Mad Flatter could find himself alone on the lead, and is yet another coming off a string of career best efforts. Incestuously-bred son of Flatter is inbred 2x2 to the half-brothers AP Indy and Honor Grades.
Vineyard Haven has only raced twice this year, and doesn't show evidence of improvement at age four. He can beat me, pass. Crown of Thorns shows fine form on synthetic tracks, though he's lost his last five. Not like I automatically throw out horses making their first start on dirt, but the price has to be right. I'd be on him at 8-1, but he figures to vie for favoritism. Gayego had had a disappointing year until winning at Presque Isle; that's not enough to convince me that he's good enough here.
In the F&M Sprint, Switch is listed at 10-1 by the Form, which is the only site where I've been able to find a definitive list of the pre-entries for each race (and it includes the race charts and videos for most of the entries' last races. I read that there are official preliminary morning line odds, but don't try to find them anywhere on the official Breeders' Cup sites. Seriously, is that too much to ask? That the official Breeders' Cup site would have the official Breeders' Cup pre-entries and odds? Maybe they are there somewhere...please let me know if I missed them.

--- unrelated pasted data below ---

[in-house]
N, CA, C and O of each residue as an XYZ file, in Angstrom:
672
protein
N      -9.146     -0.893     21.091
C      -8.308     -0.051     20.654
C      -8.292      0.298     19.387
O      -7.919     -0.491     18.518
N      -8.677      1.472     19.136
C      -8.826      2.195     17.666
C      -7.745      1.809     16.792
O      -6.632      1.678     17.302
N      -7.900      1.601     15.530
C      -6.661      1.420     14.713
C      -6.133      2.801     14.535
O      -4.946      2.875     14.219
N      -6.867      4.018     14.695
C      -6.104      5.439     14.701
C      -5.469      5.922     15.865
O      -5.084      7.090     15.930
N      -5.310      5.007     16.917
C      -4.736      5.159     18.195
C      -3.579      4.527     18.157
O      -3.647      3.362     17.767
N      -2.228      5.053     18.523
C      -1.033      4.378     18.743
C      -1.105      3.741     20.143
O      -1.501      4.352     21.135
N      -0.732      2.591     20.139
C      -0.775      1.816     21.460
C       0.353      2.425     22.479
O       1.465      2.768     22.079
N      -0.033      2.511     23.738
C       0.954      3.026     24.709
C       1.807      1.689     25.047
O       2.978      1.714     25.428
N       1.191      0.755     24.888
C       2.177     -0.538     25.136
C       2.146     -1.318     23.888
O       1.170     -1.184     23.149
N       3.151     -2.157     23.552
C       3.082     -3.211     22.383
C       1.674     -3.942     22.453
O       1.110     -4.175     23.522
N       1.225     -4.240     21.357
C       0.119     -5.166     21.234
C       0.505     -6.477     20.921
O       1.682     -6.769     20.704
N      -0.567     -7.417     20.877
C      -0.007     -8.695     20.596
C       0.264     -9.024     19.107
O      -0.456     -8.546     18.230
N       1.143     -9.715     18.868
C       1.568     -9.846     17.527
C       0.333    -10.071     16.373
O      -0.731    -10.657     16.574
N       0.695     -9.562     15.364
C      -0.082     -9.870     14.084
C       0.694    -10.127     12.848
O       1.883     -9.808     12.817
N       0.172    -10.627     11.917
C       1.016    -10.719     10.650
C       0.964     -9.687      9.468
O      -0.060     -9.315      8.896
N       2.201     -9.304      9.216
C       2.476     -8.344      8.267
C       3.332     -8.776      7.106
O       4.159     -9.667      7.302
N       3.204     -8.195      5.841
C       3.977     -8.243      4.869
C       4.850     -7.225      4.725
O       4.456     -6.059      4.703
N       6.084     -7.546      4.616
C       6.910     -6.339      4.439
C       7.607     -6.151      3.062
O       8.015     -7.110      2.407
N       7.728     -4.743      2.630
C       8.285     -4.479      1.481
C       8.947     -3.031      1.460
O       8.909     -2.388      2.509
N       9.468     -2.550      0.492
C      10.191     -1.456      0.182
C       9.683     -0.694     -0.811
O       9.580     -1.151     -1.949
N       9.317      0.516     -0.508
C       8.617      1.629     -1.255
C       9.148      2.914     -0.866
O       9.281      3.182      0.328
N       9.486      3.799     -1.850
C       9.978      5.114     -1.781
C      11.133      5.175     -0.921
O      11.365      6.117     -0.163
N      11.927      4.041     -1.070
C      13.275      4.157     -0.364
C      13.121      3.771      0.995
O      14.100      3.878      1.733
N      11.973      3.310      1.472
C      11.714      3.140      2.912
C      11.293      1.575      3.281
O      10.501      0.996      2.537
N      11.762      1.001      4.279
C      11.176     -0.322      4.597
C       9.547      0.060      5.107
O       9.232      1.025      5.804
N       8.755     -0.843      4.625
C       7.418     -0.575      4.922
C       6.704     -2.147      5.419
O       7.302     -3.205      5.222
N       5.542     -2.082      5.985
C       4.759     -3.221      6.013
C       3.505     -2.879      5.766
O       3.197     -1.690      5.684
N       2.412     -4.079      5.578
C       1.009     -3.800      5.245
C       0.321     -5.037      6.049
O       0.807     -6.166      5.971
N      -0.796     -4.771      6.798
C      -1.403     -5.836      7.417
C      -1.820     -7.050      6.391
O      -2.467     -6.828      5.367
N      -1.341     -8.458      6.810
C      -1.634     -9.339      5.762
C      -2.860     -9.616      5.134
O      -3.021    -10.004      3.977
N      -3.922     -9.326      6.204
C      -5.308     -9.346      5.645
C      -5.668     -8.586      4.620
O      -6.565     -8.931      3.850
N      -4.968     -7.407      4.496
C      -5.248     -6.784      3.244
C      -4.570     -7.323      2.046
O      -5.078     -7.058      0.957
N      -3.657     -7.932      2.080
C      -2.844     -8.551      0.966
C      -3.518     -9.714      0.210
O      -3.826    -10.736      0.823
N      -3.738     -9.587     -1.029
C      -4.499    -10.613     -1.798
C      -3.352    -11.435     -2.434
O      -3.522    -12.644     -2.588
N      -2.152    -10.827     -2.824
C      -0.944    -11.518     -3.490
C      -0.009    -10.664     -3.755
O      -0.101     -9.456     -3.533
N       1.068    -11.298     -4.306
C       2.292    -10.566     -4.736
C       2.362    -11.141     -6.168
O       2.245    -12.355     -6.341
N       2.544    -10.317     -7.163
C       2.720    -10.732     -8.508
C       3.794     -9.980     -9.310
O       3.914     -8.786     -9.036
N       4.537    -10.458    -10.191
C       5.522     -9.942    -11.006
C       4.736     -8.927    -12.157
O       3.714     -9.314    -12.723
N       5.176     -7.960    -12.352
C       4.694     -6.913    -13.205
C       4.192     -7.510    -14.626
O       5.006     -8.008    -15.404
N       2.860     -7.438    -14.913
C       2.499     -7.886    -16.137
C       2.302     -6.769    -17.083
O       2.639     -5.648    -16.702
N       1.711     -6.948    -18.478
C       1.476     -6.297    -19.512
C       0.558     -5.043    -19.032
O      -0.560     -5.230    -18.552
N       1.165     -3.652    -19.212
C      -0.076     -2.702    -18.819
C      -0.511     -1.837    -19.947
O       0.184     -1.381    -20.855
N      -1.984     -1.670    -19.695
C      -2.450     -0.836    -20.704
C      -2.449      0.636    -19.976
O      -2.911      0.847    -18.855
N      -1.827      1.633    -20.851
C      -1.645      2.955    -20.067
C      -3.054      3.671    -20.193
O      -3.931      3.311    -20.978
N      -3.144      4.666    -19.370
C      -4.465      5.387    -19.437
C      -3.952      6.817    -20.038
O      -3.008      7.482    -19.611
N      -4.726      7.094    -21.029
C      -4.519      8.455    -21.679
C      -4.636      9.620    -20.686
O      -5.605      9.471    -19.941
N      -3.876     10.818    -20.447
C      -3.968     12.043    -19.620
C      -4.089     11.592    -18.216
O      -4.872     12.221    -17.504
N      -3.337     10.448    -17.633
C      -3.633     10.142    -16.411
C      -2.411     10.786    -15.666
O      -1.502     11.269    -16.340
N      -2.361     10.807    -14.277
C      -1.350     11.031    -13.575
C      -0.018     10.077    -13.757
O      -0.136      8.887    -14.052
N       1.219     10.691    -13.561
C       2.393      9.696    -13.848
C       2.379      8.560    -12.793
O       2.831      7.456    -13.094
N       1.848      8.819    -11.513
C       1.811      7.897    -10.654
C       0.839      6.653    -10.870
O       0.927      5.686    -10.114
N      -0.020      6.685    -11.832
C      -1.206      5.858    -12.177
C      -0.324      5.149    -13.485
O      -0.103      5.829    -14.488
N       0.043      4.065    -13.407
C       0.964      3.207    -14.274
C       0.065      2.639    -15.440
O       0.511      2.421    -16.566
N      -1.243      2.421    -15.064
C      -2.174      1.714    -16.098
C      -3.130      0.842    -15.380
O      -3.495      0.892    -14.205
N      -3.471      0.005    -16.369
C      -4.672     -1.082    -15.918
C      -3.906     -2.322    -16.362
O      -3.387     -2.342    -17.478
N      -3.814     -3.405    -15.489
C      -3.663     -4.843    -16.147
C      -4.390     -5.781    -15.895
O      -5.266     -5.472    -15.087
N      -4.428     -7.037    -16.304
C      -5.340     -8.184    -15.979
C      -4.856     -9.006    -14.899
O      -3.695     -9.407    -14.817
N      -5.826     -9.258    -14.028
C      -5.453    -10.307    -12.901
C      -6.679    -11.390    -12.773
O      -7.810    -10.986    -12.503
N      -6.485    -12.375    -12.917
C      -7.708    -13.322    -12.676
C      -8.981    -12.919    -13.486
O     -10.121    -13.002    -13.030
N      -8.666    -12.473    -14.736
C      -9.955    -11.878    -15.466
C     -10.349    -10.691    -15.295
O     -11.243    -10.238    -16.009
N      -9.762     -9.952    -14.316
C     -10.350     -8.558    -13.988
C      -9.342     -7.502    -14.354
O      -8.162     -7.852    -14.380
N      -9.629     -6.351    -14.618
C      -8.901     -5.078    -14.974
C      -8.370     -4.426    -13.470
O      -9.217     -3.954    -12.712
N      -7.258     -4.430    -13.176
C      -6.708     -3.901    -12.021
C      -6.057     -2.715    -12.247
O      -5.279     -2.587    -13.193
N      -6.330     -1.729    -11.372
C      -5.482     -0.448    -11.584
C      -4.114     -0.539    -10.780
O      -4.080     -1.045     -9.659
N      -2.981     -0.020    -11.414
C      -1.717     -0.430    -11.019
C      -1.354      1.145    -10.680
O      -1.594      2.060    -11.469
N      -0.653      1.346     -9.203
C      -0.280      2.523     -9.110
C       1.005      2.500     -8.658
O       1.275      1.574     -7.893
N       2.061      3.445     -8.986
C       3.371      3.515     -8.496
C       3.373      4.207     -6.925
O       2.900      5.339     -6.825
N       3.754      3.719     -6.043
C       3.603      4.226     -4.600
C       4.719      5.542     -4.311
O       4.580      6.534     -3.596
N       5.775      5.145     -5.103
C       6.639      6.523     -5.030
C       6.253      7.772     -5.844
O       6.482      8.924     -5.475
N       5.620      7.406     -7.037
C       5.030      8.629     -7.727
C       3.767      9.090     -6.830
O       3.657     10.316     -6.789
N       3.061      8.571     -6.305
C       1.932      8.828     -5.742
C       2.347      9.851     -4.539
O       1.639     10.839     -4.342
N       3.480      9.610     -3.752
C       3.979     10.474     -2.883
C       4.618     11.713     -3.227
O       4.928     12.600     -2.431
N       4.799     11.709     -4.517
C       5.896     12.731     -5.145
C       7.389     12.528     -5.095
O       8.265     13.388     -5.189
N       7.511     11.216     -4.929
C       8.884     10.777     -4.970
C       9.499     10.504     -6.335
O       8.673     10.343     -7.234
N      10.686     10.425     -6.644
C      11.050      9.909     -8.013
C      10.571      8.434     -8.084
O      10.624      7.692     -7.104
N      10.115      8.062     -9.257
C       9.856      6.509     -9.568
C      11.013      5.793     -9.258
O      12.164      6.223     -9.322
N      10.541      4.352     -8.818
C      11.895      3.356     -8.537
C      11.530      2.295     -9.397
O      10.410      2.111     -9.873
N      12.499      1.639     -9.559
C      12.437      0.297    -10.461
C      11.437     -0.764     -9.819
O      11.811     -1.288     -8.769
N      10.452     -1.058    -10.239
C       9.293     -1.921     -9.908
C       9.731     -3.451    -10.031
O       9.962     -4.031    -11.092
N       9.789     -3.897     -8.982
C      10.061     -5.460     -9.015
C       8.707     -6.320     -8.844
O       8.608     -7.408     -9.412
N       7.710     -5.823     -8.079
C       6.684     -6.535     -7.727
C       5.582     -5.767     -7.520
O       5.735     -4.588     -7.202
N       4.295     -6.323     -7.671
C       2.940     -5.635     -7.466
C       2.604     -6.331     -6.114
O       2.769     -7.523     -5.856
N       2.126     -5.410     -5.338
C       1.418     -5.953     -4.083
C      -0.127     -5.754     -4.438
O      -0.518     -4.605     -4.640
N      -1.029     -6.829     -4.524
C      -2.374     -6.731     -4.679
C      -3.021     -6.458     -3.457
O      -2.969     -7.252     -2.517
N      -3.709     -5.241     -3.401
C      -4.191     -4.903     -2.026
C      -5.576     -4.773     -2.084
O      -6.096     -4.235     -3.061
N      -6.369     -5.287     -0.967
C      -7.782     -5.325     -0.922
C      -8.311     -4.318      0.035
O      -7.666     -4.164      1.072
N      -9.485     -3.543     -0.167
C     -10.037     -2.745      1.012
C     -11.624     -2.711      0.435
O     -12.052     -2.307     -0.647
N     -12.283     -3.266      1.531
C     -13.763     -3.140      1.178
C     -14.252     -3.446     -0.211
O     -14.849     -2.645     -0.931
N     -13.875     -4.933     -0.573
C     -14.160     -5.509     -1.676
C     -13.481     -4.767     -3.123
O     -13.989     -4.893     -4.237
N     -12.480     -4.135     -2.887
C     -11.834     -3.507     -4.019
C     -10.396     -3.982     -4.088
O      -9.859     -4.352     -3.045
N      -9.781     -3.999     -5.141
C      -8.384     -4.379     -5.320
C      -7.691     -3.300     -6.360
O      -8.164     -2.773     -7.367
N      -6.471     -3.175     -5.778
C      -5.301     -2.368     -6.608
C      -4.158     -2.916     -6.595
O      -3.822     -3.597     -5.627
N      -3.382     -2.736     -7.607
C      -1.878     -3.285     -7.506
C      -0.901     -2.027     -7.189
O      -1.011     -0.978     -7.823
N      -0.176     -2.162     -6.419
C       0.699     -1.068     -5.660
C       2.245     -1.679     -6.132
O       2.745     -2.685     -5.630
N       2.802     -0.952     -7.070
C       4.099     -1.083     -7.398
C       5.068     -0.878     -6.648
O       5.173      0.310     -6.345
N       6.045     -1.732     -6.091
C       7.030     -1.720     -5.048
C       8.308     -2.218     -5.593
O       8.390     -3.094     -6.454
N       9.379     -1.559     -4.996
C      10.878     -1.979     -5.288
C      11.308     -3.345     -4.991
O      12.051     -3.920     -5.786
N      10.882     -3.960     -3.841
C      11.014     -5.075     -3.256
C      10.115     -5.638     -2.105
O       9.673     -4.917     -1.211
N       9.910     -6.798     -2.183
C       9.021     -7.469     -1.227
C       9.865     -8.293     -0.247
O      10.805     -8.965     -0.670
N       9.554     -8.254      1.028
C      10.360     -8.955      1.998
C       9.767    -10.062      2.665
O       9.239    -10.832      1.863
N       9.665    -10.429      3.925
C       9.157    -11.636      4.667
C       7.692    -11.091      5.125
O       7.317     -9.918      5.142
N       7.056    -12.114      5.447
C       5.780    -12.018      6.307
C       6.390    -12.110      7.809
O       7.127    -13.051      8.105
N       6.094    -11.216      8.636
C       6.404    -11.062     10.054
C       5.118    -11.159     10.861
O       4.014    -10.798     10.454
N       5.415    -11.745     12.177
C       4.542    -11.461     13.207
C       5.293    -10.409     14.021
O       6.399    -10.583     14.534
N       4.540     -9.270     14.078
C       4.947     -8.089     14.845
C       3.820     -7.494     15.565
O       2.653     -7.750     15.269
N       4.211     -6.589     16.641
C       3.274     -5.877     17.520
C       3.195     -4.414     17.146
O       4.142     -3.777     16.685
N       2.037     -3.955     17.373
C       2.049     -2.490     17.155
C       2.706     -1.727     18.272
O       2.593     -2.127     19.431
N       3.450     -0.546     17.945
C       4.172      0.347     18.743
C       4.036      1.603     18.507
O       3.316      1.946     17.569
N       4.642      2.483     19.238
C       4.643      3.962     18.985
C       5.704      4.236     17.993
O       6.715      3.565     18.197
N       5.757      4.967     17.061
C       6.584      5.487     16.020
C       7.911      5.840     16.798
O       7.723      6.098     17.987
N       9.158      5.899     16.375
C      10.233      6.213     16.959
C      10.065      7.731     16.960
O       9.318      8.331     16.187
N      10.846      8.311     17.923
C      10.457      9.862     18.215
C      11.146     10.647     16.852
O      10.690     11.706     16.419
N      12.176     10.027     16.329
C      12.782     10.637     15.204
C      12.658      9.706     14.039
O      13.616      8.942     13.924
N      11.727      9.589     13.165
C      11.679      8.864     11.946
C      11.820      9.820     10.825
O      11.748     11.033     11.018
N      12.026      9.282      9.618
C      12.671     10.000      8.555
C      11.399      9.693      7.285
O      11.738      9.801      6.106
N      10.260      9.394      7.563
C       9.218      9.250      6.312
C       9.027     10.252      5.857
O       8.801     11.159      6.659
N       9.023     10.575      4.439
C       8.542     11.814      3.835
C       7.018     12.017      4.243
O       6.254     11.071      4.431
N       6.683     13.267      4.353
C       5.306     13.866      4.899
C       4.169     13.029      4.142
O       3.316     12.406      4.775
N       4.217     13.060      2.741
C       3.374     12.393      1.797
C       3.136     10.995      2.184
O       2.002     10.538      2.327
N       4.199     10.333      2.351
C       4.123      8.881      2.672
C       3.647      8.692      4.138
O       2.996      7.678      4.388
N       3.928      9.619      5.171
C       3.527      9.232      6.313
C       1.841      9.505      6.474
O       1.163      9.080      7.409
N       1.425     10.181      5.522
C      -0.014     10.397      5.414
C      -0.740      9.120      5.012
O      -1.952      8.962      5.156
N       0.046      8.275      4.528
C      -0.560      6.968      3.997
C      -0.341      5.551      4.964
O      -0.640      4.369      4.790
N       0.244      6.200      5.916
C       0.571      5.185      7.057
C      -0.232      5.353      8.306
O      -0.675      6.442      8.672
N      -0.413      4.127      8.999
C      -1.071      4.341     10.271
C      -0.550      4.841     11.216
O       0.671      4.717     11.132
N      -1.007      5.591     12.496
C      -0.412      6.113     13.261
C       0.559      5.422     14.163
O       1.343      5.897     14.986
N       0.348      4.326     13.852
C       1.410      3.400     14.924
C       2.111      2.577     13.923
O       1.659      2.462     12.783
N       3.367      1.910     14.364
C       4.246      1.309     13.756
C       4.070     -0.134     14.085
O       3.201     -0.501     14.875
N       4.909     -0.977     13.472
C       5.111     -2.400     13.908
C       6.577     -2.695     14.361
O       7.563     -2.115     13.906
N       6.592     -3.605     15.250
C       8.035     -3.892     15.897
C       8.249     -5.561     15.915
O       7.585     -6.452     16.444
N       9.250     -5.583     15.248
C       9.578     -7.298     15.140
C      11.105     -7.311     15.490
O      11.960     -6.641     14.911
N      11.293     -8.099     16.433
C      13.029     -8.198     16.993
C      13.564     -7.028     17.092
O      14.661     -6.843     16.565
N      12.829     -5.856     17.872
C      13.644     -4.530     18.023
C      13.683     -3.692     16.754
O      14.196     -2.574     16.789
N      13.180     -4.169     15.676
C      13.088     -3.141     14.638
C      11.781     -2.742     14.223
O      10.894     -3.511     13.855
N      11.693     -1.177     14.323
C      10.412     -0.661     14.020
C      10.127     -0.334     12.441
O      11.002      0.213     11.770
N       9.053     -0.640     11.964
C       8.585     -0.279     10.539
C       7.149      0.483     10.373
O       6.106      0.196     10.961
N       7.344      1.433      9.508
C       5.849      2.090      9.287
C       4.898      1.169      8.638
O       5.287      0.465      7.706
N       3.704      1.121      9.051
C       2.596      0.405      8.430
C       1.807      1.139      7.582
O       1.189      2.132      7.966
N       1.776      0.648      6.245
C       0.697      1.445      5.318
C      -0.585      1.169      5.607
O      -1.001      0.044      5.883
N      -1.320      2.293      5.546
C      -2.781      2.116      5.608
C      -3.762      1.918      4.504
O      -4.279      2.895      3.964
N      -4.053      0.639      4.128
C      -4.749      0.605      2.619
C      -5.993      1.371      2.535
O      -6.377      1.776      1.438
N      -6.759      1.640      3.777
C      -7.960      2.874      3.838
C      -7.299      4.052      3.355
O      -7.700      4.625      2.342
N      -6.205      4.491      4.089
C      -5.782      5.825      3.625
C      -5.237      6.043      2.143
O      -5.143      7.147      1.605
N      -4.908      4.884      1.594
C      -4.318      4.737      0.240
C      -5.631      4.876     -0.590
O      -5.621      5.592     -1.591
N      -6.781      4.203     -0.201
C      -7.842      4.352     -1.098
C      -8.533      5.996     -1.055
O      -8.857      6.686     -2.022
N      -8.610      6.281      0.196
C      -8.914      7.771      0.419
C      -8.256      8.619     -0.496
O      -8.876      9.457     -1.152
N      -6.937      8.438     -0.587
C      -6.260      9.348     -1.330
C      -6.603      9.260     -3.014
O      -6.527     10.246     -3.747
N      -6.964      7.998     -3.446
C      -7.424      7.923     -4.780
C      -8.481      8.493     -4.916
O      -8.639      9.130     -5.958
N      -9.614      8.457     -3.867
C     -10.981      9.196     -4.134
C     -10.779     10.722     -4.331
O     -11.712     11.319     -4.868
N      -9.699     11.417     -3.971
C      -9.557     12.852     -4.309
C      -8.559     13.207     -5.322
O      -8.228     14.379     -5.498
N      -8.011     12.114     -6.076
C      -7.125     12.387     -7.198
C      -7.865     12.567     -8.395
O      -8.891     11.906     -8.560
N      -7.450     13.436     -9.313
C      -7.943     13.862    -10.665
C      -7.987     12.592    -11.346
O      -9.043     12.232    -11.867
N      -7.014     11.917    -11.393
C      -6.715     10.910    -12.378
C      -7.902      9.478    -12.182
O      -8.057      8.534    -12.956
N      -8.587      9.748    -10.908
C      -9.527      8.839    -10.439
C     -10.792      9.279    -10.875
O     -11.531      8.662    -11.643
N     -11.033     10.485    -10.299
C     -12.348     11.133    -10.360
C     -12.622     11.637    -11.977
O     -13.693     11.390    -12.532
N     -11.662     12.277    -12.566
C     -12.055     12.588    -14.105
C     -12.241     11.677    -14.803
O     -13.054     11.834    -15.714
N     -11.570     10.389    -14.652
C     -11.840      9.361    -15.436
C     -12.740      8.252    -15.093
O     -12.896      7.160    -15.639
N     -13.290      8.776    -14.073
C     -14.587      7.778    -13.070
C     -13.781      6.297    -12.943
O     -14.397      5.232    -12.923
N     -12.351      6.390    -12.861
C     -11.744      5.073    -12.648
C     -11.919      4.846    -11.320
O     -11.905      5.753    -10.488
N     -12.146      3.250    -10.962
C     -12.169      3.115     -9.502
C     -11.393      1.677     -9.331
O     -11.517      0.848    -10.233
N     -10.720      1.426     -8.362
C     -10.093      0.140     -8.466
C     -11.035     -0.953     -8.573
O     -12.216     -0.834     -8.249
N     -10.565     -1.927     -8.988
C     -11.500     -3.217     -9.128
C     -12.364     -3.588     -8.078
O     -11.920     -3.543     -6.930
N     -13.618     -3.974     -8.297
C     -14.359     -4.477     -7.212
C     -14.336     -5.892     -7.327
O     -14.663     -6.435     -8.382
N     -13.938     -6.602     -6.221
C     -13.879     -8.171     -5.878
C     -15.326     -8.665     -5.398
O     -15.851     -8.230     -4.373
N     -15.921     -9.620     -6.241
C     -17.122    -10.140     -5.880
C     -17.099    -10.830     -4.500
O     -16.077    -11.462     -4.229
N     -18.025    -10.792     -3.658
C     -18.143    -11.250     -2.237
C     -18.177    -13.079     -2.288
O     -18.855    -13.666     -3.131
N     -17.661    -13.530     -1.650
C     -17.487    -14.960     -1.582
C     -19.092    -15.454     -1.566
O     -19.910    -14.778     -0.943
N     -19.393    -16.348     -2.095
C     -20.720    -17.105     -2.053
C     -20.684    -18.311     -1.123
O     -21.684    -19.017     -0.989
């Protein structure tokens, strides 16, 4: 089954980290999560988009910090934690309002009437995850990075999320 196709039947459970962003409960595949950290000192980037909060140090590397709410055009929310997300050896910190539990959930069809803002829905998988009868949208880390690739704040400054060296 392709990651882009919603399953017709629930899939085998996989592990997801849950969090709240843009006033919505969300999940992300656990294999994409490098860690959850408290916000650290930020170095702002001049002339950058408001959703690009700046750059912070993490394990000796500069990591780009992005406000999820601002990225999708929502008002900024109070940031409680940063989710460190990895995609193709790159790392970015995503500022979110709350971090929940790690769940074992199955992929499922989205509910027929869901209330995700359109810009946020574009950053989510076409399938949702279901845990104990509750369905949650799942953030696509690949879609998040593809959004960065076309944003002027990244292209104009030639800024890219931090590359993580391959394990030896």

Anyway, I discussed Switch here in this post, and I like her here; this is the kind of synthetic track horse at the right kind of odds, that I'm willing to back. (Switch did run once on dirt, a 4th at Gulfstream earlier in the year.)